Welcome to another edition of Eight Questions For …, where I where I pick the brains of plain text enthusiasts from around the world and around the web.
This time around, I’m chatting with David Collins-Rivera. He’s an indie novelist, podcaster, and voice actor. He writes the Stardrifter series of novels and stories, as well as other things, in both ebook and audio formats.
While it’s not unusual for writers to do their work in plain text, most of the ones I know who do tend to format their work using Markdown. David, on the other hand, uses a tool I haven’t looked at in years: txt2tags. Ah, memories …
Let’s hear from David:
When did you start using plain text?
I’ve been dedicated to writing the first several drafts of my books and short stories in plain text for at least five years now.
Why did you start using plain text?
After getting burned by a proprietary or specialized writing formats one too many times, which would only work until the next update, or when a particular library was installed, I decided that plain text with some simple markup was the way to go.
What do you use plain text for?
Pretty much everything, in the primary stage of development. The first three drafts of my last novel, for instance, were produced entirely in a plain text editor (the one before that, as well). Audio plays are done the same way, as are short stories, poetry, and even the first drafts of longer emails.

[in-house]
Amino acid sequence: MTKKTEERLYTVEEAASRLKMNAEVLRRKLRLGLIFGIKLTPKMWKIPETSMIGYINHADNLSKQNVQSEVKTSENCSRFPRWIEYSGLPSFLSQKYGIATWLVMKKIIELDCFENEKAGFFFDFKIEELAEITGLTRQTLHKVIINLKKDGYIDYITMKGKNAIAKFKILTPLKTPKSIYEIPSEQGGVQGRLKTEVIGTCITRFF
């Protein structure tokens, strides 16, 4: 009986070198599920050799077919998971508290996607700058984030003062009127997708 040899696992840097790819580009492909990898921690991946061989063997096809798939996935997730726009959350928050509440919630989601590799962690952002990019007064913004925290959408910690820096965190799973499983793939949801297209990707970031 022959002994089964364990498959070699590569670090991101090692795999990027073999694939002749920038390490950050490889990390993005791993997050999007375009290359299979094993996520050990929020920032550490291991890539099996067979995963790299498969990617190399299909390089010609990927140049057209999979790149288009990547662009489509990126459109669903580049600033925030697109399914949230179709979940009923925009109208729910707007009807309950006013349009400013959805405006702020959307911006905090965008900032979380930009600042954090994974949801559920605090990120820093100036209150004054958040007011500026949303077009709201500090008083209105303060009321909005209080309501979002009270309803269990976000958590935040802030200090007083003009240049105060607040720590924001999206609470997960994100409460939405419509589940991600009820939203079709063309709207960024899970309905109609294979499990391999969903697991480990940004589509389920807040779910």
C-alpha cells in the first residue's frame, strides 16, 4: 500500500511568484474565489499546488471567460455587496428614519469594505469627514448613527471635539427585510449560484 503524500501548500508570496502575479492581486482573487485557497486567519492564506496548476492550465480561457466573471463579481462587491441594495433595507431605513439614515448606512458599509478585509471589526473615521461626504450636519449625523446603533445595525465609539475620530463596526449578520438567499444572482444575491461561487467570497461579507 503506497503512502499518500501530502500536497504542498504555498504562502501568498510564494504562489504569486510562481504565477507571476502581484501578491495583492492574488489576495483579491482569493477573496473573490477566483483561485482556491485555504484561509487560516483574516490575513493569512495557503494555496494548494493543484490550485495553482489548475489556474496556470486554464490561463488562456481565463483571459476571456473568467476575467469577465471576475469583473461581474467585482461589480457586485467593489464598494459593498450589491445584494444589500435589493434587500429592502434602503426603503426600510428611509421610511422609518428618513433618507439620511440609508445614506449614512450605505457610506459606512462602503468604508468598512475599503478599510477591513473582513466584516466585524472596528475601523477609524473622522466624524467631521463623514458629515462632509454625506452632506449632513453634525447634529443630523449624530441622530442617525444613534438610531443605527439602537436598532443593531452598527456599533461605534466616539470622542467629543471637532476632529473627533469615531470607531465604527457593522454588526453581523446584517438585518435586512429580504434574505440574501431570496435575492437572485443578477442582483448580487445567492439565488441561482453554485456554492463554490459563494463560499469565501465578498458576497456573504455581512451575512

What keeps you using plain text?
Its versatility and reliability. I can create a thing in plain text, and feel confident that it will be as easy to open and manipulate in ten years time as it is today.
Do you use any markup or formatting languages? If so, which ones and why?
I tend to use the Linux/UNIX command line tool txt2tags, which uses a very simple markup language for some basic formatting. From there, I can export the text file to a wide variety of formats, like HTML, PDF, DOC, and others.
I often create an HTML or XHTML file for eventual creation of an EPUB, regarding the ebook versions of my books and short stories.
What are your favourite plain text tools or applications?
I usually write in nano, formatting for txt2tags. I often utilize the command, wc, for checking the word count of files, and the command aspell, for doing spell checking on plain text files. All of these are done on the command line. They’re simple to use, and extremely quick.
Is there one tool that you can’t do without?
Honestly, nano is my go-to text editor. Without it, I’m not sure I’d know what to do with a computer!
Is there anything you can’t do with plain text?
There are certain formatting processes, like page layout, and such, that really do need to be done with a visual tool. I don’t mind that: plain text does exactly what I need it to do, and the other tools do the rest.
You can learn more about David’s work at Cavalcade Audio. Most of his audio work is free to download — just follow the links at the site!